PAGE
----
The designer is Richard Fitzgerald, 39, a New York audio expert, who adapted a technology developed by West Germany's Sennheiser Electronic Corp. While installing the sound equipment for the Broadway revival of Peter Pan last fall, he decided to add the Sennheiser system. It required six briefcase-sized transmitters connected to the master sound system at the Lunt-Fontanne Theatre. Because the transmission is by light rather than sound or radio waves, it is free of distortion from noisy audiences, poor acoustics or nearby CB radio calls. "The transmitter is like an antenna on a radio station; it takes in sound and simply changes the frequencies," explains Fitzgerald. "When the body is miked, as is the case with Sandy Duncan in Peter Pan, we've in effect put ears right on her body."
Off Broadway, Fitzgerald lives in suburban Yonkers with his schoolteacher wife, Elizabeth, 39, and daughters Shannon, 13, and Raissa, 11. Now president of the Sound Associates audio firm founded by his father in 1948, he is testing the utility of infrared for a portable simultaneous translation system. The one place infrared would be unusable is in sunlight, where the natural light rays "drown out" the beam.
It costs $13,000 to add an infrared system in a typical Broadway theater, and each battery-powered headset runs $115. There are federal funds set aside for providing the arts to the handicapped that could subsidize installation in U.S. theaters and concert halls. As one happy 10-year-old exulted after a performance of Peter Pan: "I almost forgot I couldn't hear."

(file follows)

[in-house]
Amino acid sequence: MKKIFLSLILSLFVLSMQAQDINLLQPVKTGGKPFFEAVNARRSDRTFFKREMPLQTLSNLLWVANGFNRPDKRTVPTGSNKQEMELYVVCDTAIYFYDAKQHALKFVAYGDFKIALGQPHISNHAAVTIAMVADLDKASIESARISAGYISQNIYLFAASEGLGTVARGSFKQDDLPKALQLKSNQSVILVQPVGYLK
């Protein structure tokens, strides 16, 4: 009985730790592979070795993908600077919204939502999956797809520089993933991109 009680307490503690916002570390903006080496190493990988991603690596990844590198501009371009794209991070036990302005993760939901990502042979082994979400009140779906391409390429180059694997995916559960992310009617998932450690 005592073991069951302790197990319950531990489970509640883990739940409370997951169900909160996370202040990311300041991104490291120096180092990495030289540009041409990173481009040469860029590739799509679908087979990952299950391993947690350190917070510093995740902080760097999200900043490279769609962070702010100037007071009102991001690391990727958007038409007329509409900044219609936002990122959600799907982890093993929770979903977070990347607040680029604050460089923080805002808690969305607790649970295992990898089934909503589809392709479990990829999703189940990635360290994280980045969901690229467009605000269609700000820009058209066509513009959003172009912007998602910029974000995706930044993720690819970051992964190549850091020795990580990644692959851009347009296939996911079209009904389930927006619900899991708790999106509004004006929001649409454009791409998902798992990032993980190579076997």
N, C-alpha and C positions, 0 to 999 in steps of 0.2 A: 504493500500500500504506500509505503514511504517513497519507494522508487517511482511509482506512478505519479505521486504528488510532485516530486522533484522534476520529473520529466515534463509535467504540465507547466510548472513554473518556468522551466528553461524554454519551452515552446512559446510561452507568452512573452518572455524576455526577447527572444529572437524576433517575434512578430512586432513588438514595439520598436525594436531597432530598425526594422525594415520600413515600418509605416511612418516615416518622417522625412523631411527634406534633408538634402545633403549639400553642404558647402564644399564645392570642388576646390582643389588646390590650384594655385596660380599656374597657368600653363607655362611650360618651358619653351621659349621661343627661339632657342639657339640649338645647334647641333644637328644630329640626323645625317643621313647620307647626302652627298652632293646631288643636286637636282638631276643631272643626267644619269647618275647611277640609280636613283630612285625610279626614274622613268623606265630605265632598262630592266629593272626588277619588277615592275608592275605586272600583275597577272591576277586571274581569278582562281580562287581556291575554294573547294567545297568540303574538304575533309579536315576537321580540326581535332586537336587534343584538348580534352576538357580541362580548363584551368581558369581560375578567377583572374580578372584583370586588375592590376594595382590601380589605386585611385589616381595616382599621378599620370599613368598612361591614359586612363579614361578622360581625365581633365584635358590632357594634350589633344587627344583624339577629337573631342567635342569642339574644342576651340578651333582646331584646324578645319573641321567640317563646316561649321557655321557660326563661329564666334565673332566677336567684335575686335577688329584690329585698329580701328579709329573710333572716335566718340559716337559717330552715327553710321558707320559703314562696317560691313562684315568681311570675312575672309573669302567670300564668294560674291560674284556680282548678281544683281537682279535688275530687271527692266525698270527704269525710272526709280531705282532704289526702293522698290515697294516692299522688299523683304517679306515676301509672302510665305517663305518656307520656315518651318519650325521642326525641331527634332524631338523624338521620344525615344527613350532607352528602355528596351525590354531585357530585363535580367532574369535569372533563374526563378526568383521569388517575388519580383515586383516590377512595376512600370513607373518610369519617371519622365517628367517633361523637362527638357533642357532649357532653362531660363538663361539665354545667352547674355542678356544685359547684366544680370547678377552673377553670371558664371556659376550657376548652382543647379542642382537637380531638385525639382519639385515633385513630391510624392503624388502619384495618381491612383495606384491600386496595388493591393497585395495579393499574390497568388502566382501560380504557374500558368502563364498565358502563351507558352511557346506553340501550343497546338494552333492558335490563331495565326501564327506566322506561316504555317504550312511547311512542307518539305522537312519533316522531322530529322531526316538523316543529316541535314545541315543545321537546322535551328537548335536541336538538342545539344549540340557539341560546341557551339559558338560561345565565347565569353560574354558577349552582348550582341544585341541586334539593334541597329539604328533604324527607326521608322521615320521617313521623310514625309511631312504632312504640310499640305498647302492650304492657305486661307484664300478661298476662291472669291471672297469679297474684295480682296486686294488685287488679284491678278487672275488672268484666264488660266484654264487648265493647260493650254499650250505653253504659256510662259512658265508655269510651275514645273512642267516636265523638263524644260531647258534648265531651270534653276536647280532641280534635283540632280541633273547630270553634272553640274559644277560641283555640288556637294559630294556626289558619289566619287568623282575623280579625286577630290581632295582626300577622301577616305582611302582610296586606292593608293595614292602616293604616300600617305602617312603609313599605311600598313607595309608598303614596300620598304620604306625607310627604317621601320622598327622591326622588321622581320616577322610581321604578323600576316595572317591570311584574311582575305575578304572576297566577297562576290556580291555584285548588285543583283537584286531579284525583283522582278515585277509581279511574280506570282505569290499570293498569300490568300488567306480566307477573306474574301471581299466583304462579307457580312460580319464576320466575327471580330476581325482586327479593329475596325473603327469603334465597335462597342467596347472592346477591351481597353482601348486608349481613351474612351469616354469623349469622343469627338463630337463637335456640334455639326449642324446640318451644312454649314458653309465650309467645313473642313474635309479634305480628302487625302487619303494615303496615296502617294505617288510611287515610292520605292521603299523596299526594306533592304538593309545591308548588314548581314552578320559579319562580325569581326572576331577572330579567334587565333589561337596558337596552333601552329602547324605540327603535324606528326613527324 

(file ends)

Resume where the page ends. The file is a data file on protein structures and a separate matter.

An estimated eight percent of Americans suffer from impaired hearing and feel somewhat shut out of theaters, churches—the whole public arena. But now, in a promising breakthrough, the hard of hearing can take a seat at a Broadway musical and never miss a beat. A device converts the words and music into invisible infrared light which is then beamed to headphone receivers with diode lenses that reconvert the rays to audible sounds. The ears-on-the-aisle, individually controlled to amplify up to 101 decibels (a jet takeoff registers 120 at 100 feet), have worked for theatergoers with as much as 75 percent hearing loss. The system is adaptable for everything from home TV sets and stereo systems to auditorium public-address systems.